‘Rules for Vanishing’: a brilliantly creepy found footage tale

November 15, 2022

TITLE: Rules for Vanishing
AUTHOR: Kate Alice Marshall
GENRE: Horror
PAGES: 404pg
PUBLISHER: Viking Books for Young Readers

In the faux-documentary style of The Blair Witch Project comes the campfire story of a missing girl, a vengeful ghost, and the girl who is determined to find her sister—at all costs.

Once a year, the path appears in the forest and Lucy Gallows beckons. Who is brave enough to find her—and who won’t make it out of the woods?

It’s been exactly one year since Sara’s sister, Becca, disappeared, and high school life has far from settled back to normal. With her sister gone, Sara doesn’t know whether her former friends no longer like her… or are scared of her, and the days of eating alone at lunch have started to blend together. When a mysterious text message invites Sara and her estranged friends to “play the game” and find local ghost legend Lucy Gallows, Sara is sure this is the only way to find Becca—before she’s lost forever. And even though she’s hardly spoken with them for a year, Sara finds herself deep in the darkness of the forest, her friends—and their cameras—following her down the path. Together, they will have to draw on all of their strengths to survive. The road is rarely forgiving, and no one will be the same on the other side.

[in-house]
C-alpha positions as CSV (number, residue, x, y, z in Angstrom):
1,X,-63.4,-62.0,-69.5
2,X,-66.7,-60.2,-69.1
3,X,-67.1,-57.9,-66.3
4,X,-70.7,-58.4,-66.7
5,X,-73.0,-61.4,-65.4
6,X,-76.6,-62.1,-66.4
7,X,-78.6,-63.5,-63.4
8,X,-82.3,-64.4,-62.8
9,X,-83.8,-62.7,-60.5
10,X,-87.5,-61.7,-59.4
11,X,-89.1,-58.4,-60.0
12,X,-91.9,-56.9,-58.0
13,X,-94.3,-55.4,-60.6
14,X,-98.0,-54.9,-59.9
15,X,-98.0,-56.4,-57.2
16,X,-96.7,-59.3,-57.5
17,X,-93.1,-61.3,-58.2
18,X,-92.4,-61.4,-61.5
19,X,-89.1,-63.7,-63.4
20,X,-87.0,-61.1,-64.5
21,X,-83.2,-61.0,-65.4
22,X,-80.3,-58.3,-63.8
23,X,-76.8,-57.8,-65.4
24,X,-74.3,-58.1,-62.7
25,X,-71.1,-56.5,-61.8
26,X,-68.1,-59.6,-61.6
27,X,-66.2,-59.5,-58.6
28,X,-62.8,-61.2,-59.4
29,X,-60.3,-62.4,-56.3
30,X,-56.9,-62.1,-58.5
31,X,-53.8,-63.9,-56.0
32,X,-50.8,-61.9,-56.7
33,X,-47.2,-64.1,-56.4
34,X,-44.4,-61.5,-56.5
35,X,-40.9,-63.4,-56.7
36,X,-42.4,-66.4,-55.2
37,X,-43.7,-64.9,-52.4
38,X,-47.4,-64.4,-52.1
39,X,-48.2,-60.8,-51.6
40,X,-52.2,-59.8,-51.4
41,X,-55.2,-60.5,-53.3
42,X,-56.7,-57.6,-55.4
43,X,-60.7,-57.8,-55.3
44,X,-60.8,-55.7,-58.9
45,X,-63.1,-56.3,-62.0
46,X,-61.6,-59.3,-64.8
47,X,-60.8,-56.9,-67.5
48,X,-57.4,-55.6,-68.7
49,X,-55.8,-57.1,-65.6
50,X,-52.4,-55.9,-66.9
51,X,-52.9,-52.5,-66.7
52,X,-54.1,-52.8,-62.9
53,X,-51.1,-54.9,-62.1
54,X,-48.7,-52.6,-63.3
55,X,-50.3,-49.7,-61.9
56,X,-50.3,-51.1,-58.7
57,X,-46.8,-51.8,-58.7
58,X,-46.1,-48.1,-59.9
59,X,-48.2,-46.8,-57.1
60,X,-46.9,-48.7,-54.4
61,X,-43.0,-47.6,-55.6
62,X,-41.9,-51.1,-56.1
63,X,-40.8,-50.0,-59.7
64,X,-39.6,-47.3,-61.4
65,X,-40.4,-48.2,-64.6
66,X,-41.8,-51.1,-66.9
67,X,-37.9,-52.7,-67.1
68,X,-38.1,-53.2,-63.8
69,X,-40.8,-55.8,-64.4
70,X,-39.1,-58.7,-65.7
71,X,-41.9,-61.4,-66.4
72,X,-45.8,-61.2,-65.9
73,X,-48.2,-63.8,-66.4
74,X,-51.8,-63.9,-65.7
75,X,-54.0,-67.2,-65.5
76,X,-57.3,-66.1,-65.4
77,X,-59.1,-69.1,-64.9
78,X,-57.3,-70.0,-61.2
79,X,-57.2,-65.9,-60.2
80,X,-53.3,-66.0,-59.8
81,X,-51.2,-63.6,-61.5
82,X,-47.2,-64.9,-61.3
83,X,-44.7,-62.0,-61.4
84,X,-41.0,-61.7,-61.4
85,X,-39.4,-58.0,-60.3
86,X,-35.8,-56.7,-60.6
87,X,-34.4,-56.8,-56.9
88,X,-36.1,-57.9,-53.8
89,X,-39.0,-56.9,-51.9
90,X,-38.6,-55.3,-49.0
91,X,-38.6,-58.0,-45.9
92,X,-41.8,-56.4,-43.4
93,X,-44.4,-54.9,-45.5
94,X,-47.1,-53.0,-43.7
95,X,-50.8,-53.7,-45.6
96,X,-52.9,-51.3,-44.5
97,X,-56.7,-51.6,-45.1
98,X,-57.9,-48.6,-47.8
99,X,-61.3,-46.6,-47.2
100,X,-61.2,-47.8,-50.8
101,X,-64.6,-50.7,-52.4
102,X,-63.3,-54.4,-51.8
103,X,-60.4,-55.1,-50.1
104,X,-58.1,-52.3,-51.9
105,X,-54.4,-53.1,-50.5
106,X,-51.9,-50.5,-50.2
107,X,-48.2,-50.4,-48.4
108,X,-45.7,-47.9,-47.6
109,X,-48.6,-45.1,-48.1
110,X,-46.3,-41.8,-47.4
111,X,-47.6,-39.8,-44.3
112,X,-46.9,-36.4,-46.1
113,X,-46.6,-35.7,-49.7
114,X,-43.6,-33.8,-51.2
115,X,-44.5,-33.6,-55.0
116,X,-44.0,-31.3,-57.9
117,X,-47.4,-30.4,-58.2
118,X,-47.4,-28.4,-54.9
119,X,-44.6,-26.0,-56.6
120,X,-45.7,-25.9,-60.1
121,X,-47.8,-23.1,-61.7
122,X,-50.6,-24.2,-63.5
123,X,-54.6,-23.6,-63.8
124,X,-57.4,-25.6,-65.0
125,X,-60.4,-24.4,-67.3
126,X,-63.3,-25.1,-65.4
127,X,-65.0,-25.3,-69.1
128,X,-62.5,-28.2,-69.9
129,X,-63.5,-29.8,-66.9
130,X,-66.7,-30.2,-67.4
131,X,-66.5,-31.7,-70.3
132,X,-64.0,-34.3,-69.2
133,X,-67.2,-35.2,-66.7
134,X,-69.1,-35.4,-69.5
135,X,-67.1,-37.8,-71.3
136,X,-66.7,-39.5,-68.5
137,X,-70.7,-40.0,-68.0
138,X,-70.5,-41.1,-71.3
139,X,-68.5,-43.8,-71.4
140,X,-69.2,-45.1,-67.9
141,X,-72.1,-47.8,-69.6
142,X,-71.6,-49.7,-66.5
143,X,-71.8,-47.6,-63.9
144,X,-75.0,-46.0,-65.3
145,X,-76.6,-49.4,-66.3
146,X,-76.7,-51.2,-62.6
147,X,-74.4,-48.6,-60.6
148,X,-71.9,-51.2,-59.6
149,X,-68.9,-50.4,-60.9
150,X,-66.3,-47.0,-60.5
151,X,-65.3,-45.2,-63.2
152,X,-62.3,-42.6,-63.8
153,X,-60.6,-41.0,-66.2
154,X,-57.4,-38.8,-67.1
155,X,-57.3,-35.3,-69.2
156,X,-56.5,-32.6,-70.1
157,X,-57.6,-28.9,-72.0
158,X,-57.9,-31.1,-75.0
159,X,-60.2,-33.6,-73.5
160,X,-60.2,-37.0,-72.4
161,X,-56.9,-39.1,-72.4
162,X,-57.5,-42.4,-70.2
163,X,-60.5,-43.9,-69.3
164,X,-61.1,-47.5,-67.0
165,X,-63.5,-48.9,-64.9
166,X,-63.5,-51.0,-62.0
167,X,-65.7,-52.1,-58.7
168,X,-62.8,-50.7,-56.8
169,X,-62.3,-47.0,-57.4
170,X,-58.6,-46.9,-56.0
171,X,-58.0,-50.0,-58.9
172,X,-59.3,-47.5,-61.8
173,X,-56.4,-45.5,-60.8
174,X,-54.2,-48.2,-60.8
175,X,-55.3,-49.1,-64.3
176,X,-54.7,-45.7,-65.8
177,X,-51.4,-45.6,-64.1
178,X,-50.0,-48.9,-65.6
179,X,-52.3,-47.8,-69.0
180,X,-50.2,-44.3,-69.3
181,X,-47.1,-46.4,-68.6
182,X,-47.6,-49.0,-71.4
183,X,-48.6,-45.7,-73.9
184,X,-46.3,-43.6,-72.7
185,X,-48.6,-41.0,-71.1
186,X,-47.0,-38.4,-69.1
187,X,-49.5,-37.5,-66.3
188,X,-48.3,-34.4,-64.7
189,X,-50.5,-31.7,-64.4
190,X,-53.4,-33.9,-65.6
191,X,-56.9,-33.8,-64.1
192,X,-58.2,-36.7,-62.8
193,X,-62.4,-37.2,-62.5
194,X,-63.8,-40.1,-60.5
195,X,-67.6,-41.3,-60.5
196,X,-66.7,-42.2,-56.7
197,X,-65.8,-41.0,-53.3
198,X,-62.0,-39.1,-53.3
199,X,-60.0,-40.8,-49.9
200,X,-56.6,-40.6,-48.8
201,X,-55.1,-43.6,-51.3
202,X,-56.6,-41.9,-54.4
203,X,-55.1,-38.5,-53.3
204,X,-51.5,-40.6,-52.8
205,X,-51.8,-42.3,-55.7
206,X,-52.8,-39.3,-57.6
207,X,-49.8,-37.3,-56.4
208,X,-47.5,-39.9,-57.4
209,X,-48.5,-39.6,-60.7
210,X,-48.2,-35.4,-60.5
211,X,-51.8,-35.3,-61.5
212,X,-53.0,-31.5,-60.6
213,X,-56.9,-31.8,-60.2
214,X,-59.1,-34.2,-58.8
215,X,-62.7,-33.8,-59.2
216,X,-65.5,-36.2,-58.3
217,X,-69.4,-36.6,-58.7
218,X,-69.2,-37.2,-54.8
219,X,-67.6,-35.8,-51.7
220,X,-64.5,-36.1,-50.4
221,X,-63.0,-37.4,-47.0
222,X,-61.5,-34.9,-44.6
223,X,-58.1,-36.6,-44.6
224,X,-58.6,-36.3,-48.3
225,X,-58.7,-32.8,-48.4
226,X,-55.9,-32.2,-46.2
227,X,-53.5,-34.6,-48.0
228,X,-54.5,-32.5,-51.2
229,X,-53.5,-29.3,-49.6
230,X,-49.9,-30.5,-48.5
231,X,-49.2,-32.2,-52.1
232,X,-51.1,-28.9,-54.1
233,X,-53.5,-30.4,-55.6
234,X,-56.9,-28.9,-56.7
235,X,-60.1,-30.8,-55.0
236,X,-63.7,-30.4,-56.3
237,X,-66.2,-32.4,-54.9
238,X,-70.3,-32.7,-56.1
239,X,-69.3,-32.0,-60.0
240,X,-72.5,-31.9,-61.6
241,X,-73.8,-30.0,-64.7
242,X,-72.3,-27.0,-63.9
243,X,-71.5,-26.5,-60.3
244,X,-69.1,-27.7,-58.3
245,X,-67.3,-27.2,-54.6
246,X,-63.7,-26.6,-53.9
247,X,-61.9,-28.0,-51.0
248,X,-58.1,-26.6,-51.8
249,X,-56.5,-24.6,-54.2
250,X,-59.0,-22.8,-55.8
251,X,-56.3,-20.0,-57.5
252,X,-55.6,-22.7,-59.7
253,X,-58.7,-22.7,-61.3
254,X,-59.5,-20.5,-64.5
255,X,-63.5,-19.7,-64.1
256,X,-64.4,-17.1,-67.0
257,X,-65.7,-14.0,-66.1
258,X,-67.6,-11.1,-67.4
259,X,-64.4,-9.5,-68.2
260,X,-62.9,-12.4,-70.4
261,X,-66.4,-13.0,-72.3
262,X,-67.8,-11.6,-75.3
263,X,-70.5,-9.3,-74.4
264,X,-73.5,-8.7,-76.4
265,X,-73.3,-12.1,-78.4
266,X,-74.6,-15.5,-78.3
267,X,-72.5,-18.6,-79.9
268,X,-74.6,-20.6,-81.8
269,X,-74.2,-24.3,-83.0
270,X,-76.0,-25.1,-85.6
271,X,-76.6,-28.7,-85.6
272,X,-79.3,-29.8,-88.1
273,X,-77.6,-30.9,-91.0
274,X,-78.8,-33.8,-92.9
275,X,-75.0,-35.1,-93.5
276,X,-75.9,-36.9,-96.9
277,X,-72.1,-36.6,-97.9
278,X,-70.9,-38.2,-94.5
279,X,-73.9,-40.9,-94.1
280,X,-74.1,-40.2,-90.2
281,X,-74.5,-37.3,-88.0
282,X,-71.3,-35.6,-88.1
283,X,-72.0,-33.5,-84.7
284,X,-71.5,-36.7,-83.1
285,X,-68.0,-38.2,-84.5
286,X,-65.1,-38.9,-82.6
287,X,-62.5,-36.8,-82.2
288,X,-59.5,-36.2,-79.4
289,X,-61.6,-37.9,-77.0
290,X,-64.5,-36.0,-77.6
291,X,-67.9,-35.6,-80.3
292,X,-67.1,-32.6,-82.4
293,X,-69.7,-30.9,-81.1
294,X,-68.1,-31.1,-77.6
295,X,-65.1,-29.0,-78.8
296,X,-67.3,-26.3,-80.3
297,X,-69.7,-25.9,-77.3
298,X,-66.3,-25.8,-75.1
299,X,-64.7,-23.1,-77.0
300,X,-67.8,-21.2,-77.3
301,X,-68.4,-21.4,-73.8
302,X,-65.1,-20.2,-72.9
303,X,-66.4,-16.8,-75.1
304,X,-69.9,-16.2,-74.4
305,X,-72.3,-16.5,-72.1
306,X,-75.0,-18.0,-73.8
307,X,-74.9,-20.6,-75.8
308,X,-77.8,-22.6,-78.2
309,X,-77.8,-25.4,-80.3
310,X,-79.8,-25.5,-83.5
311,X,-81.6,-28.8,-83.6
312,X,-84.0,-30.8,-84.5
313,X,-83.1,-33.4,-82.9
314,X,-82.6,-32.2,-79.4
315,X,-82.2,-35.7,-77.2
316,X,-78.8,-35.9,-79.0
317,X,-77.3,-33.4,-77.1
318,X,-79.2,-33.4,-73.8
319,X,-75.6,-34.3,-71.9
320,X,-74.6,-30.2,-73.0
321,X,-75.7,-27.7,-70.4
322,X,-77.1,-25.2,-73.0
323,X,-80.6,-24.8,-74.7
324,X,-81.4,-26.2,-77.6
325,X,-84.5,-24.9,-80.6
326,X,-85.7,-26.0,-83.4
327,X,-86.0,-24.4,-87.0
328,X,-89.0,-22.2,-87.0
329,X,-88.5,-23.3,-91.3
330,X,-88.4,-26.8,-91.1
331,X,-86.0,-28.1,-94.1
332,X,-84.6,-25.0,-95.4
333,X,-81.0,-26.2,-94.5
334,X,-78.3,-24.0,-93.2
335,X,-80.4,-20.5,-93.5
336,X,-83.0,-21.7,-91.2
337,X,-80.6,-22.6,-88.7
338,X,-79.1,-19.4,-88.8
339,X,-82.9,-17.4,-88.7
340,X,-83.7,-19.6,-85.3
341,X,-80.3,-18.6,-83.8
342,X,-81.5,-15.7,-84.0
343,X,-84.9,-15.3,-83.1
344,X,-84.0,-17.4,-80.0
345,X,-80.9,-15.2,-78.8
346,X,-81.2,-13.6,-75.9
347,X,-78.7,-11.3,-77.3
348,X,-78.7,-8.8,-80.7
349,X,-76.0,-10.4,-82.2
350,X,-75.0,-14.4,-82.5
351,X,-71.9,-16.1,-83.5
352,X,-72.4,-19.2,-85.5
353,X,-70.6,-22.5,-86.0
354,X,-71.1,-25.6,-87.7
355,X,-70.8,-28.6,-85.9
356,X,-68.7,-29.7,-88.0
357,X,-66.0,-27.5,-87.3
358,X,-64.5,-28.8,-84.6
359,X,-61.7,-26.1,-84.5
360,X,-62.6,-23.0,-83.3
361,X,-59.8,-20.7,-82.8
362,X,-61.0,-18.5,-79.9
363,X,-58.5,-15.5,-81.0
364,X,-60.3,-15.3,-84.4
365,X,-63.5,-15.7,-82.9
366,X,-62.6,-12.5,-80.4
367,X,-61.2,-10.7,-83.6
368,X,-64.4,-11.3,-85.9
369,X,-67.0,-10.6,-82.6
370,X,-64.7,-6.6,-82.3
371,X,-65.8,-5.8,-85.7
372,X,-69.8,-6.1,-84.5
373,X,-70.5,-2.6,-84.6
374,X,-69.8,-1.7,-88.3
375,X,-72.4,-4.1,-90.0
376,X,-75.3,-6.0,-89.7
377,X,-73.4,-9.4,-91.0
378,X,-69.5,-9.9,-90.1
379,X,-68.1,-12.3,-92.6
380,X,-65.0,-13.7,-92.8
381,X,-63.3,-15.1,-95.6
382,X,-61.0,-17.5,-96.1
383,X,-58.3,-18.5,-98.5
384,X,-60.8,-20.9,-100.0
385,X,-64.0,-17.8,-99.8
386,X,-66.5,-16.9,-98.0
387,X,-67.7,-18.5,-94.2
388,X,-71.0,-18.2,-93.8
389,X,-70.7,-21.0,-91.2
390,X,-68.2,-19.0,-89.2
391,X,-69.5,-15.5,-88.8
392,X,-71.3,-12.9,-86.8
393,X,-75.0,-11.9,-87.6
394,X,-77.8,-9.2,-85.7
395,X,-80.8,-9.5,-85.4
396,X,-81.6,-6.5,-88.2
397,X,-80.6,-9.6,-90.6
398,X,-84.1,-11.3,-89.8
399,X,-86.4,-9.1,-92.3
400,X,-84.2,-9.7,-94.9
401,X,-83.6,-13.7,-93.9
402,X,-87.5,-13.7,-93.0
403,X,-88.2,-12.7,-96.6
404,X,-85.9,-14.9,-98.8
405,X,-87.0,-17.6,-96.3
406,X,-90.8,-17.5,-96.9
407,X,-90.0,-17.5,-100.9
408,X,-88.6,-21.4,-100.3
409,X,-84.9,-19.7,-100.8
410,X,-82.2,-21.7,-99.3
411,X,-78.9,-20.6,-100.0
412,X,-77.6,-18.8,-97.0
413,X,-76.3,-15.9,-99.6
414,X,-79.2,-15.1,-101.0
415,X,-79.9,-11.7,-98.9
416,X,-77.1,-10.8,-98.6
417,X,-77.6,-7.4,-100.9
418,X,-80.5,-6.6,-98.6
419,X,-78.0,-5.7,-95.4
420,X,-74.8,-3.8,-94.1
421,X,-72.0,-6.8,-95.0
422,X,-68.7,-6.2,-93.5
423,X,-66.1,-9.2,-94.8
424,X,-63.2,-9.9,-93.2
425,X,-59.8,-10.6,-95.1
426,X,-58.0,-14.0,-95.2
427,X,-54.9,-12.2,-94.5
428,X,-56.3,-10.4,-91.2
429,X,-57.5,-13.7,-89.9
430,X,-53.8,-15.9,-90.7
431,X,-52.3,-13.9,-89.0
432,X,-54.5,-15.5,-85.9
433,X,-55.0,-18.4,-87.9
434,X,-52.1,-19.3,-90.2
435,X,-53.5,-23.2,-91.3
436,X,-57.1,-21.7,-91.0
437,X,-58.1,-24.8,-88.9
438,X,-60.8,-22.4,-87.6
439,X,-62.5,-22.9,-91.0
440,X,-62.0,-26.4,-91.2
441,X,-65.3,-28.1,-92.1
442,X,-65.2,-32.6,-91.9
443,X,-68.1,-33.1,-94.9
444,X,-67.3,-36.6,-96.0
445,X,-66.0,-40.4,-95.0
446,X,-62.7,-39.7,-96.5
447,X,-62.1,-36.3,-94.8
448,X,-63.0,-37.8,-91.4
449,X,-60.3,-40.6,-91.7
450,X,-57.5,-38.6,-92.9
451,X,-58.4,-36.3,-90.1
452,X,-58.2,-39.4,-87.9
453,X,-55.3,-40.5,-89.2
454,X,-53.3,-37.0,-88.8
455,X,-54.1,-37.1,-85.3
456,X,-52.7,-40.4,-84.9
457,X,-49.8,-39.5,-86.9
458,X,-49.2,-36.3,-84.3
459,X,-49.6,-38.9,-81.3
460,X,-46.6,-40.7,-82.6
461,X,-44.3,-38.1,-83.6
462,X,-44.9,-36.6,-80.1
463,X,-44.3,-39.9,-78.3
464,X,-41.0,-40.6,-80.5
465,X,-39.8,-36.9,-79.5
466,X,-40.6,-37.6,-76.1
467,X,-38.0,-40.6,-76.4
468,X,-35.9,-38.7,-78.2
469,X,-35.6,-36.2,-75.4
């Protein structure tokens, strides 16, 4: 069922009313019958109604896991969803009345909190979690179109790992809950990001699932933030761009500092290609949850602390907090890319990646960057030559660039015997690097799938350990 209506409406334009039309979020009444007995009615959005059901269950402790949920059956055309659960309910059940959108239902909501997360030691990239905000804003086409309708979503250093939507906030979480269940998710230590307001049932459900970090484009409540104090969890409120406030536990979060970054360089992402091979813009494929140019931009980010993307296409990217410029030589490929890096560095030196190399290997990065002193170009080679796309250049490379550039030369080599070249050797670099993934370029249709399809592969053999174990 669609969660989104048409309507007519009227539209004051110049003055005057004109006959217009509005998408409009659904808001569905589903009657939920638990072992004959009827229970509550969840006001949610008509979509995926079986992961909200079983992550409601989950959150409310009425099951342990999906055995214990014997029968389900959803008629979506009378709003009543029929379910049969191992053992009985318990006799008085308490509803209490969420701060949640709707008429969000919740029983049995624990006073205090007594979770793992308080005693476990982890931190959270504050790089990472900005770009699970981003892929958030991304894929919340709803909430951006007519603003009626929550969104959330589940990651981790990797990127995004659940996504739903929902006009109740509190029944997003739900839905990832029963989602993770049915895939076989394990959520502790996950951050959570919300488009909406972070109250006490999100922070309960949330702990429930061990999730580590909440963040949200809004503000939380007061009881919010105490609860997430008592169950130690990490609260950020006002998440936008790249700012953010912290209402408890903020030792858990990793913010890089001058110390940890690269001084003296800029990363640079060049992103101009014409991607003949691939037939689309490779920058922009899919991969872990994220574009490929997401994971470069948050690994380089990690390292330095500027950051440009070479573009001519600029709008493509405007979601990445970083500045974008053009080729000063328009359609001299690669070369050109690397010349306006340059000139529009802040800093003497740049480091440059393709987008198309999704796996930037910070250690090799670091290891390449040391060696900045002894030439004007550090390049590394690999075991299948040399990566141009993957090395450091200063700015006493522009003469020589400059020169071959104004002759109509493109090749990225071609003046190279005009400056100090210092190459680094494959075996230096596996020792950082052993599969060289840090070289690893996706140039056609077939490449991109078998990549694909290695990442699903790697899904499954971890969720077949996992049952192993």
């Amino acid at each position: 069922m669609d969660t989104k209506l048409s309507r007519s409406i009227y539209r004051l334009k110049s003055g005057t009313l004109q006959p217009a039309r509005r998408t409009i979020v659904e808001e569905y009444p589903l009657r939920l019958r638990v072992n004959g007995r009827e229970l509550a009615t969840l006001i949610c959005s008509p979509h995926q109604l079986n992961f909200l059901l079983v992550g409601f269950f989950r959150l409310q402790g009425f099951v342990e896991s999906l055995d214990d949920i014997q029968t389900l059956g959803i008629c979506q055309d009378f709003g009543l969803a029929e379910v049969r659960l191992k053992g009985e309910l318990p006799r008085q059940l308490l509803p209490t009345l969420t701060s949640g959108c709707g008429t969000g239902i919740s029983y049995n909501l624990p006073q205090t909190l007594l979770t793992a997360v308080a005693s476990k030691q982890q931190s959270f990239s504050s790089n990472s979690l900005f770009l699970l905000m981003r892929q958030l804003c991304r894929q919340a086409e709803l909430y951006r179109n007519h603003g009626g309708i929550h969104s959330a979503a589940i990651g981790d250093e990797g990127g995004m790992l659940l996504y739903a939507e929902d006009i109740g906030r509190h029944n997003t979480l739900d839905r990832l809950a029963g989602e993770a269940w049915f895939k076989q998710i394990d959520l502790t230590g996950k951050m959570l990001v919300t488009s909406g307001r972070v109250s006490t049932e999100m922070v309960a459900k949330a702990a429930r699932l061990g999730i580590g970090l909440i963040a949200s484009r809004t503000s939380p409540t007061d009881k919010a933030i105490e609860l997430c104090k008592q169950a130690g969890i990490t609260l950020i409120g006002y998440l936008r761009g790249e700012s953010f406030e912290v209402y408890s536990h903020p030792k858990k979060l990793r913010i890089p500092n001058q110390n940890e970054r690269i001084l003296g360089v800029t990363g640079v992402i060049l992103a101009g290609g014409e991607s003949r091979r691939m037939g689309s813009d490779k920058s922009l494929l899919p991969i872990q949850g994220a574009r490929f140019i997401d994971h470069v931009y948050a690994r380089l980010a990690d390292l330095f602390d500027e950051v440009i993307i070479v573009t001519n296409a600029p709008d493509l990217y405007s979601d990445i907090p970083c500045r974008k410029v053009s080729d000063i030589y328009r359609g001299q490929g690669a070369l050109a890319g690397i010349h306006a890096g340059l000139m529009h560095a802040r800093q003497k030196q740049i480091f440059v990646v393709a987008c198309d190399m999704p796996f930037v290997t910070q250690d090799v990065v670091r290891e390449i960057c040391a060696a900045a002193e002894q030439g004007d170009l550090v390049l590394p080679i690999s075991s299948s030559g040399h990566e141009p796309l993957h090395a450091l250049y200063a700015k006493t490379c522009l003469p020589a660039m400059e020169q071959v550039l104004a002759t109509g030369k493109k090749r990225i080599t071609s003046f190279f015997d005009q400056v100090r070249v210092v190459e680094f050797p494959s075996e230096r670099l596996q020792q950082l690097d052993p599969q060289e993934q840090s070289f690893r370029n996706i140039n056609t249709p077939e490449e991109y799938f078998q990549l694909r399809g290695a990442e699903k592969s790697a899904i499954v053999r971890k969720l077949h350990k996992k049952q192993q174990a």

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So be careful what roads you take, and be careful who you follow down them.

I’ve been hearing friends rave about Rules for Vanishing for years, and all I can say is that I’m sorry it took me this long to read it, because WOW, this was incredible! It was honestly one of the creepiest and best YA horror novels I’ve ever read, and it had some of the best “found footage” vibes I’ve ever seen in a book.

The mixture of Sara’s standard narrative with the bits of interviews and other media types were incredible and kept the plot moving at a lightning pace, with some sort of action seeming to hit you near constantly. Sara’s narrative parts are told in a first-person, present tense style, which works brilliantly for the ominous feel of the story, especially when we quickly realize Sara’s hiding some things from us, too. The unreliable narrator kept me constantly guessing at what was real and what wasn’t, and it all culminated in the most atmospheric, immersive, genuinely creepy experience that I loved every single page of.

There are so many twists in this book, and nothing is as it seems—especially the road itself—so it’s the kind of book that I truly recommend you go into knowing as little as possible about. If I could recommend any single YA horror book I’ve read in recent years above all others, it would be this one, and I can’t wait to read more of Kate Alice Marshall’s stories!

content warnings →
WARNINGS (click to expand):

missing persons, death, body horror, violence, murder, mentions of suicide

representation →

bi MC, lesbian love interest, Asian side character, deaf side character, side character with a stutter


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More about Destiny @ Howling Libraries

Just a horror aficionado/geek girl trying to juggle motherhood, reading, blogging, gaming, and everyday life.

    1. I didn’t like this one as much, but I LOVED Kate Alice Marshall’s new book, These Fleeting Shadows. If you haven’t read it yet, I highly recommend checking it out.

      1. I’m actually starting a buddy read of These Fleeting Shadows in a couple of days and I absolutely can’t wait! I want to read all of her books now. 😀 Thank you for the encouragement, now I’m even more excited!

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